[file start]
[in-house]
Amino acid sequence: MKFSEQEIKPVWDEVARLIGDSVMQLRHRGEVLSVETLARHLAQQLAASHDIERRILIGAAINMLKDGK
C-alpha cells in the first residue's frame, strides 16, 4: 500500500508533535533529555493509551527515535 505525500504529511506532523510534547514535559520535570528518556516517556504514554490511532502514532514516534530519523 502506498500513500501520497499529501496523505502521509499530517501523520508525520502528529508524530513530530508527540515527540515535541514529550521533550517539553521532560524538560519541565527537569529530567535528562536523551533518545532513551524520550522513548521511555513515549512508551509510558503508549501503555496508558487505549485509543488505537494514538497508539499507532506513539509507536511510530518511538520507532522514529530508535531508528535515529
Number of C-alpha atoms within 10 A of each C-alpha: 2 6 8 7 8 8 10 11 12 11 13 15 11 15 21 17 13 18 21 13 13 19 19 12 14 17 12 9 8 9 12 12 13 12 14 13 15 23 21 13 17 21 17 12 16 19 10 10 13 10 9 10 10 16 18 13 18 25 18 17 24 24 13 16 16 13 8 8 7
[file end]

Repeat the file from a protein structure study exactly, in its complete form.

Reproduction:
[in-house]
Amino acid sequence: MKFSEQEIKPVWDEVARLIGDSVMQLRHRGEVLSVETLARHLAQQLAASHDIERRILIGAAINMLKDGK
C-alpha cells in the first residue's frame, strides 16, 4: 500500500508533535533529555493509551527515535 505525500504529511506532523510534547514535559520535570528518556516517556504514554490511532502514532514516534530519523 502506498500513500501520497499529501496523505502521509499530517501523520508525520502528529508524530513530530508527540515527540515535541514529550521533550517539553521532560524538560519541565527537569529530567535528562536523551533518545532513551524520550522513548521511555513515549512508551509510558503508549501503555496508558487505549485509543488505537494514538497508539499507532506513539509507536511510530518511538520507532522514529530508535531508528535515529
Number of C-alpha atoms within 10 A of each C-alpha: 2 6 8 7 8 8 10 11 12 11 13 15 11 15 21 17 13 18 21 13 13 19 19 12 14 17 12 9 8 9 12 12 13 12 14 13 15 23 21 13 17 21 17 12 16 19 10 10 13 10 9 10 10 16 18 13 18 25 18 17 24 24 13 16 16 13 8 8 7